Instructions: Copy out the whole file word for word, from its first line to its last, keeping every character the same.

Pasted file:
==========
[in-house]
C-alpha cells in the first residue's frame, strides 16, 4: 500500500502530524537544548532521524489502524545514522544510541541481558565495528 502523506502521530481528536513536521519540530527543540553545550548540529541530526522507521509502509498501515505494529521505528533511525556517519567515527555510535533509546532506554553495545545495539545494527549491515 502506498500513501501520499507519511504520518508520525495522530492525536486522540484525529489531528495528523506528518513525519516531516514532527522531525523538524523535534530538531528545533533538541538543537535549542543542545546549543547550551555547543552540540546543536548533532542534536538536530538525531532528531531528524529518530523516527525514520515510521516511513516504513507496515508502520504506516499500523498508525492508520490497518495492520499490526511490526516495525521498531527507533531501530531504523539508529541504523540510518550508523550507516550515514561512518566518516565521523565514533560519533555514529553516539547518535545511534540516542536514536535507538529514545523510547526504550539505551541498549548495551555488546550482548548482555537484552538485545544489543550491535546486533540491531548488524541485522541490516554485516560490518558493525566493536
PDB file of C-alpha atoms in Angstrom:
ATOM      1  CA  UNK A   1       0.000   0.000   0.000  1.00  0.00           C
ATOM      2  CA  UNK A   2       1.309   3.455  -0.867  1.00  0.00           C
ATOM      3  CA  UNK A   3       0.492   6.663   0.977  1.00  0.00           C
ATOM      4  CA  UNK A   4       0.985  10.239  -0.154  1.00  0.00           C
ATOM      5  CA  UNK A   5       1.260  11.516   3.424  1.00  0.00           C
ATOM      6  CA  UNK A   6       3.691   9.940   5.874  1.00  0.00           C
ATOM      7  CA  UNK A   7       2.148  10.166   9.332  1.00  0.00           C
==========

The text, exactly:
[in-house]
C-alpha cells in the first residue's frame, strides 16, 4: 500500500502530524537544548532521524489502524545514522544510541541481558565495528 502523506502521530481528536513536521519540530527543540553545550548540529541530526522507521509502509498501515505494529521505528533511525556517519567515527555510535533509546532506554553495545545495539545494527549491515 502506498500513501501520499507519511504520518508520525495522530492525536486522540484525529489531528495528523506528518513525519516531516514532527522531525523538524523535534530538531528545533533538541538543537535549542543542545546549543547550551555547543552540540546543536548533532542534536538536530538525531532528531531528524529518530523516527525514520515510521516511513516504513507496515508502520504506516499500523498508525492508520490497518495492520499490526511490526516495525521498531527507533531501530531504523539508529541504523540510518550508523550507516550515514561512518566518516565521523565514533560519533555514529553516539547518535545511534540516542536514536535507538529514545523510547526504550539505551541498549548495551555488546550482548548482555537484552538485545544489543550491535546486533540491531548488524541485522541490516554485516560490518558493525566493536
PDB file of C-alpha atoms in Angstrom:
ATOM      1  CA  UNK A   1       0.000   0.000   0.000  1.00  0.00           C
ATOM      2  CA  UNK A   2       1.309   3.455  -0.867  1.00  0.00           C
ATOM      3  CA  UNK A   3       0.492   6.663   0.977  1.00  0.00           C
ATOM      4  CA  UNK A   4       0.985  10.239  -0.154  1.00  0.00           C
ATOM      5  CA  UNK A   5       1.260  11.516   3.424  1.00  0.00           C
ATOM      6  CA  UNK A   6       3.691   9.940   5.874  1.00  0.00           C
ATOM      7  CA  UNK A   7       2.148  10.166   9.332  1.00  0.00           C